If you look at the make-up of a blade, it consists of a piece of metal where two opposing sides of it are carefully filed to specific angles to create an edge at a specific degree. If the two sides of the metal are grinded/filed at specific degrees, they meet in the middle and can create an exceptionally sharp edge.
To me, this is a fair representation of our skills as InfoSec professionals from the offensive and defensive perspectives.
I believe that to be truly effective as an InfoSec professional, you need to hone both your offensive AND defensive skills.
I mean, like, duh. This conversation has been played out ad nauseum in some ways. “Think like an attacker” is the catch-phrase for all of that offensive training that permeates the InfoSec world. The concept is that, as a defender, if you learn how to “hack things” you’ll learn how to defend those things. There is also the fantastic article about how Defenders think in lists, attackers think in graphs. The goal of this is to take the attacker mindset and implant that upon the defenders to better equip them with what to expect and how to operate.
One thing that I think is an interesting omission in this conversation is what attackers can learn from defenders. For example, as an attacker, if you are intimately familiar with the biases of defenders, you can better prepare your tactics to take advantage of that. For example, looking at the netflow example in this analysis post, the natural inclination of many analysts would be to view that as SSH until proven otherwise. If you just have some version of netflow it can be hard to determine what protocol is actually being used on a port, so it’s easy to go with that assumption.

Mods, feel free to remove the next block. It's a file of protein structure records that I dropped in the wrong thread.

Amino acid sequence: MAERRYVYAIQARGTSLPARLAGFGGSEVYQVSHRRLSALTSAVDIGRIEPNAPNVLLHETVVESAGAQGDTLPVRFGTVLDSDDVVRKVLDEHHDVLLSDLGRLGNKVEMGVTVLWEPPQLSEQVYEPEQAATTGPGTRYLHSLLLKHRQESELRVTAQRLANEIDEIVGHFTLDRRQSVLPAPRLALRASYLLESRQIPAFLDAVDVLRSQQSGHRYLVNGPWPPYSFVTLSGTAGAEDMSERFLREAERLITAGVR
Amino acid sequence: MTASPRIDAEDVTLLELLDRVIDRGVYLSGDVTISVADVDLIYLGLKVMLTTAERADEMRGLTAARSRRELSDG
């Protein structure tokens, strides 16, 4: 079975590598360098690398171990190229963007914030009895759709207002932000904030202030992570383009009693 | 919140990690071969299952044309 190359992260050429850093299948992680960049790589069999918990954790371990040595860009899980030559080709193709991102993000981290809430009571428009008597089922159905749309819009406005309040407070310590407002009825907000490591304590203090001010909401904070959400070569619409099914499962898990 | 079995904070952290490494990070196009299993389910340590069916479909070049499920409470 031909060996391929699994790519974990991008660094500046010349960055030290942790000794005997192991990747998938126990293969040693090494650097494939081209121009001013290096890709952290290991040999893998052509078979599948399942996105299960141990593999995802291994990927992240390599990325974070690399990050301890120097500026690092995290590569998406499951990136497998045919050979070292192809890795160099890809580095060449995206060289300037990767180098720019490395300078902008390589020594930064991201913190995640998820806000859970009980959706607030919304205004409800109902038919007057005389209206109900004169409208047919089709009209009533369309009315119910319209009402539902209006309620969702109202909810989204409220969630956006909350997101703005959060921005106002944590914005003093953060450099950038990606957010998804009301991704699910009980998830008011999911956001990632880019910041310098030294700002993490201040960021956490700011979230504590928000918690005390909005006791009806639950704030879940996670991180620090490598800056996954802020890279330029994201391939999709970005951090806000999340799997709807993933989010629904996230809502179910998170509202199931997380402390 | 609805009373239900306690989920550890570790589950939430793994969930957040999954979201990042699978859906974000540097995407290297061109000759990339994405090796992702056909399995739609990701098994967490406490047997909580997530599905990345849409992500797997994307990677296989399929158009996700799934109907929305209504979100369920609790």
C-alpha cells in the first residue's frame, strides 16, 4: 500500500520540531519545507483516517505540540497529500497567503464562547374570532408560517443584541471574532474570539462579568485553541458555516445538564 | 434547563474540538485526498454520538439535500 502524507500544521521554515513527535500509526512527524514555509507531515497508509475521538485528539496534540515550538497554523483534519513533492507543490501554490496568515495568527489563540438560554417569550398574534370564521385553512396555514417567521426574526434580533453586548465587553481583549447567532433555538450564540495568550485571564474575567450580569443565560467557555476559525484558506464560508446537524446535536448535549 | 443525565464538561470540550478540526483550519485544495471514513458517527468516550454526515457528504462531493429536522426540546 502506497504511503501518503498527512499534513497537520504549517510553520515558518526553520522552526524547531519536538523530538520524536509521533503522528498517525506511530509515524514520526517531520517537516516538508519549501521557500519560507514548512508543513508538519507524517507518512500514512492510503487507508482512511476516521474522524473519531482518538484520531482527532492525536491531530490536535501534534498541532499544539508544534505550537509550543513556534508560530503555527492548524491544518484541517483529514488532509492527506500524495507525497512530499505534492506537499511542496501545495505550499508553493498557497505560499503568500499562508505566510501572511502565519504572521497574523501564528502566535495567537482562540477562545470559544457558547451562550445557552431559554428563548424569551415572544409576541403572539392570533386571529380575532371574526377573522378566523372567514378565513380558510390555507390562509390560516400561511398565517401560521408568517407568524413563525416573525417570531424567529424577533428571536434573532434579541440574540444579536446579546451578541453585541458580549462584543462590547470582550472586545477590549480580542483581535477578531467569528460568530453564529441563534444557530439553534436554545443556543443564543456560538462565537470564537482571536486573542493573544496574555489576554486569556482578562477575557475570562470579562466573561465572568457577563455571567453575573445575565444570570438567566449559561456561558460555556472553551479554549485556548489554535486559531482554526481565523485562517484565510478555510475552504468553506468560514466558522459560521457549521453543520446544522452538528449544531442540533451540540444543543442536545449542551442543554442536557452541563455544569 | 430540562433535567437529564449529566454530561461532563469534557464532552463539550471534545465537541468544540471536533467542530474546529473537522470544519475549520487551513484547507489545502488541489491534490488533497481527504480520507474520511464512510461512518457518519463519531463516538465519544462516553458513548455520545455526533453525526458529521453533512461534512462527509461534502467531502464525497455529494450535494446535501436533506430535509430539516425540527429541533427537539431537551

An analyst worth their salt may then want to check if SSH is actually open. In the example we’ll say the machine with SSH open is in their network, so they may have the access to determine if it a running service on that machine. Lo and behold, we’ll say SSH isn’t running. That’s odd, could that imply that port 22126 is open on the other machine for this connection? Let’s say you use nmap/masscan/shodan to scan that port on that IP, and it’s closed. Then what? As a defender, it can be difficult to determine where to go from there.
Without getting into the details at the moment, you could customize your C2 and malware to accommodate for these defender biases and thought processes to make your implants exceptionally harder to find.
As an industry we have very much normalized defenders learning the attackers’ tricks of the trade; but if attackers truly understood the biases and presuppositions of defenders, they could find very interesting ways to up their game as well.
But that’s the entire point, you have to sharpen both sides of a blade for it to be truly effective.